Our magnificent, awesome oceans!
Updated: Feb 4
How much of our planet do the oceans cover? … an incredible 2/3rds of our planet, and they hold 97% of our water. Oceans play a central role in regulating our Earth’s climate and influence global weather patterns. Billions of people rely on our oceans and coastal habitats for their livelihoods. However - our oceans are struggling. Climate change is resulting in warming seas, acidification and melting sea ice, as well as overfishing and plastic pollution. Oceans need our help!
You may have heard of the ‘Great Pacific Garbage Patch’? … a mass of plastic rubbish – that sits between Japan and America in the North Pacific Ocean, and you have probably seen pictures of sea creatures being caught up in plastic debris. Ocean plastic is an increasing problem.
This week’s challenge is to learn more about our magnificent oceans (scroll down for some amazing projects!) … and to help your family reduce your use of plastic this week – remember your reusable water bottle, help choose the vegetables and fruit that are sold unpackaged, and have a look in the fridge – what could you buy next time without plastic packaging?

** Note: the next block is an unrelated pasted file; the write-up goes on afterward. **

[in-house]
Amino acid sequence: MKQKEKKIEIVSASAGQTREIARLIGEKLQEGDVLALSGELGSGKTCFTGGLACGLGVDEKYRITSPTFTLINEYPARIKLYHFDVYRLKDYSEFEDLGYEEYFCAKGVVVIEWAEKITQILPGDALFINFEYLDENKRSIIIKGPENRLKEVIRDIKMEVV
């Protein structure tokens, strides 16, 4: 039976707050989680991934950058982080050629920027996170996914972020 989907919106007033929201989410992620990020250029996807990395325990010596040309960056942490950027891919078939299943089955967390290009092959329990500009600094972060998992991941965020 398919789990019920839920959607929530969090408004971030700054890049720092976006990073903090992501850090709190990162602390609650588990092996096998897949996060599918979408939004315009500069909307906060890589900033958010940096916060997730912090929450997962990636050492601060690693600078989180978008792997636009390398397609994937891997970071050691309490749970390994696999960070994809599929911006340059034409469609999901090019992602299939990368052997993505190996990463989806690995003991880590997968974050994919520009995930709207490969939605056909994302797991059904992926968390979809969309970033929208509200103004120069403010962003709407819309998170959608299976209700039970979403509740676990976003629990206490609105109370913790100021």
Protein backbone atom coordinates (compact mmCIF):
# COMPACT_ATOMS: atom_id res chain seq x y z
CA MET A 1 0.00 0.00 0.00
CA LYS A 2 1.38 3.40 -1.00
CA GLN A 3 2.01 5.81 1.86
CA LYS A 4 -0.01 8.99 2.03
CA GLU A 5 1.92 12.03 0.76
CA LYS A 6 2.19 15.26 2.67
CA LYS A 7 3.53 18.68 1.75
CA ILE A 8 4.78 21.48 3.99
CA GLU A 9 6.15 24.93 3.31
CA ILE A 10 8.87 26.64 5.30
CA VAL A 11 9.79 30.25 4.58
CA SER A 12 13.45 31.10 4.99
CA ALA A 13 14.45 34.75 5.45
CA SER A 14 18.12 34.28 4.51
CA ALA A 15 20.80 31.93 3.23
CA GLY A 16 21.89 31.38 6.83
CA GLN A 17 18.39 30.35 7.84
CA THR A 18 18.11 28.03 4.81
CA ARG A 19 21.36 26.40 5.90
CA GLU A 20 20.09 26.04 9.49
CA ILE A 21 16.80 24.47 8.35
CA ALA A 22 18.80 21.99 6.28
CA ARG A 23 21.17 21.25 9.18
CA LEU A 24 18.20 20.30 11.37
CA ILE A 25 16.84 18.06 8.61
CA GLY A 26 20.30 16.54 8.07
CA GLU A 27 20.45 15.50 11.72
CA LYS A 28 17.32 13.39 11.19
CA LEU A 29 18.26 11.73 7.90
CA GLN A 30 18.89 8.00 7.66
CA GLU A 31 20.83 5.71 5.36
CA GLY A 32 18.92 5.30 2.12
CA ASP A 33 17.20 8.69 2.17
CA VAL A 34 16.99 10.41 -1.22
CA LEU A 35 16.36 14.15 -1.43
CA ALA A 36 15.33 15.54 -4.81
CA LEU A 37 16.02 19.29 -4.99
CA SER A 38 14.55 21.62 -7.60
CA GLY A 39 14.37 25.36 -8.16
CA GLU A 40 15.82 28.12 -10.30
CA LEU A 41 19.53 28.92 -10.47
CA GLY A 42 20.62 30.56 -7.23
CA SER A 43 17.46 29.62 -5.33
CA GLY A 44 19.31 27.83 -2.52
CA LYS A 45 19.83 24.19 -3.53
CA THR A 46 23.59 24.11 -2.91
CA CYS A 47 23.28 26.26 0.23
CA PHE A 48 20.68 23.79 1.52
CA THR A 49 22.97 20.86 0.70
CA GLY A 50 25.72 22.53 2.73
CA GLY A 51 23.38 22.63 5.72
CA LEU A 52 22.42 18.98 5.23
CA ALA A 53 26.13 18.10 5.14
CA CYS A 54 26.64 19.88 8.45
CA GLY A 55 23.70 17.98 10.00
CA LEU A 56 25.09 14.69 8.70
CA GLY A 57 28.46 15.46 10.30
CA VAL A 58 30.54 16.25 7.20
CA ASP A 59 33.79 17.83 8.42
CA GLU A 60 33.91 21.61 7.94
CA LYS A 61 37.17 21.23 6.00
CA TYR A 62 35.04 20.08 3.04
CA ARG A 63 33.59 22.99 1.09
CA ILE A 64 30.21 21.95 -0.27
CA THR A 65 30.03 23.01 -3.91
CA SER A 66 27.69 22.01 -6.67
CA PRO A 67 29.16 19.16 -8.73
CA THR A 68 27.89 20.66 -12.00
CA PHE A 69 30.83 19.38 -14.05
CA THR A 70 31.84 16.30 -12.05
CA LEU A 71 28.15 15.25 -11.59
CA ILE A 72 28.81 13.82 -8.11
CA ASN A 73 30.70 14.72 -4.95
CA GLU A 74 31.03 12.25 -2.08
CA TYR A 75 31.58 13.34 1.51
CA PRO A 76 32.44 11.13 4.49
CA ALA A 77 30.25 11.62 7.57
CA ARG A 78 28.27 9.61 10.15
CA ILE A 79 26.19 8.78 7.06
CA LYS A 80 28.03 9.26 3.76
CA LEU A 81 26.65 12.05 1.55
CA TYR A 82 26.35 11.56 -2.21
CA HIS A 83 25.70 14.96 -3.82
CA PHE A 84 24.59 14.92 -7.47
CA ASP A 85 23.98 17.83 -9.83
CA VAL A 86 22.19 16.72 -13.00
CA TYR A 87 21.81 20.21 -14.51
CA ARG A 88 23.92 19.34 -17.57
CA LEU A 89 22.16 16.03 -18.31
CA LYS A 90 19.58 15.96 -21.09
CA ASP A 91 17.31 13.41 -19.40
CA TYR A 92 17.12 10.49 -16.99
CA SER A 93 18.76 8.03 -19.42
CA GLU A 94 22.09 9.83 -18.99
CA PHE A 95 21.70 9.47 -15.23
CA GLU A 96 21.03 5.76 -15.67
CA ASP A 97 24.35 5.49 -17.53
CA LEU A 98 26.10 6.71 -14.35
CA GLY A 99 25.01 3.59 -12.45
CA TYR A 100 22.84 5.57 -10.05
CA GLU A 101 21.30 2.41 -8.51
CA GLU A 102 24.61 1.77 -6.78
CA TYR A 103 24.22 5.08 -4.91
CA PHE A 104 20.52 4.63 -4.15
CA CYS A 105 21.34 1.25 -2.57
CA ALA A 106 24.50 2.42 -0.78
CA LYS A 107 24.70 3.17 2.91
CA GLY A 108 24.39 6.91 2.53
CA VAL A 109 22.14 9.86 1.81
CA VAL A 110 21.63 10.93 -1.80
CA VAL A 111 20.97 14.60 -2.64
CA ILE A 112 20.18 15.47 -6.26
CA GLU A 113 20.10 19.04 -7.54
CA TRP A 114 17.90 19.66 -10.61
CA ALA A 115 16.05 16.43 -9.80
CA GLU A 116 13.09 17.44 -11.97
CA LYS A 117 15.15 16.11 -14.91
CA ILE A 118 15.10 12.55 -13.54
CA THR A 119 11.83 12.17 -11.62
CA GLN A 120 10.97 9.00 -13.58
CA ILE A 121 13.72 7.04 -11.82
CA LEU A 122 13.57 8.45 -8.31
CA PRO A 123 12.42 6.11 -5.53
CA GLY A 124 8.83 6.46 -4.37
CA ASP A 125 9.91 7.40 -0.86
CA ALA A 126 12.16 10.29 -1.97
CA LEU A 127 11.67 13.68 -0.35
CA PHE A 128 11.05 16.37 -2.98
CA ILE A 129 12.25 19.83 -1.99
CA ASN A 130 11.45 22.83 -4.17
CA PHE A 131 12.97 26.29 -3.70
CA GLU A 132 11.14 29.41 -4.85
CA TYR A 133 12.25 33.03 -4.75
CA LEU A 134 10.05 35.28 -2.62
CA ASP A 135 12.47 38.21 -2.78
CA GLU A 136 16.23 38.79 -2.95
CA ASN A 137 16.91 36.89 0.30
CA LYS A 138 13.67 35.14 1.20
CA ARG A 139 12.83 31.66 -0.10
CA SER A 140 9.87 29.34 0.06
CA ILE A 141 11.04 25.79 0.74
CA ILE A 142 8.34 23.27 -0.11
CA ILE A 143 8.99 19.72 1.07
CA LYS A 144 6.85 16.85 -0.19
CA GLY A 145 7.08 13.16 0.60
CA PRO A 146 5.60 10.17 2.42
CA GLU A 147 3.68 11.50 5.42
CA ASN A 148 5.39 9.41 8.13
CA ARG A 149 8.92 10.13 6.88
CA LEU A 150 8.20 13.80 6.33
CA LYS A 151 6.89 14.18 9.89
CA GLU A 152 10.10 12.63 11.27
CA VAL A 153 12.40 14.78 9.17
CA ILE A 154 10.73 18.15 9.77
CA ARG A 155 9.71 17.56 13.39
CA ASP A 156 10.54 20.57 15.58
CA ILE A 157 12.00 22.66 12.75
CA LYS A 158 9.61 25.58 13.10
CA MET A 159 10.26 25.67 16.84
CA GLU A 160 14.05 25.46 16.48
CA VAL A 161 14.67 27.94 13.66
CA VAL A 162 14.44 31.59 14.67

Remember to HIT THE RED BUTTON and tell us when you’ve completed this challenge.
There are some fabulous entrepreneurial projects that are helping reduce our ocean plastic problem. Here are a couple … would you like to work for these companies when you’re older?
Rob Thompson – a diver from Plymouth has set up a company ‘Odyssey Innovation’ making kayaks (and fishing equipment) from recycled marine plastic – and then they use their kayaks to collect more ocean plastic!
‘Prevented Ocean Plastic’ is turning ocean plastic into food packaging – see if you can spot their logo on supermarket packaging (several of the big supermarkets are starting to support this project)!
What is Blue Carbon? Our oceans already play a really important role in helping us to combat climate change. Like plants and trees on land, seaweeds, seagrasses, mangroves and salt marshes along our coasts ‘absorb’ or ‘capture’ carbon at a much faster rate than forests on land. This carbon absorbed by plants in our oceans is referred to as Blue Carbon – watch here - What on earth is Blue Carbon?.
There are a growing number of amazing pioneering projects that are helping protect and restore these coastal habitats. You may like to learn about an exciting Seagrass project helping protect, restore and regenerate seagrass meadows around the UK. Or you could choose to delve deeper into the potential future for seaweed - as a biofuel?
When you have enjoyed learning about our magnificent oceans and come up some ideas about how you can reduce your household plastic consumption to help save our oceans – then HIT THE RED BUTTON!!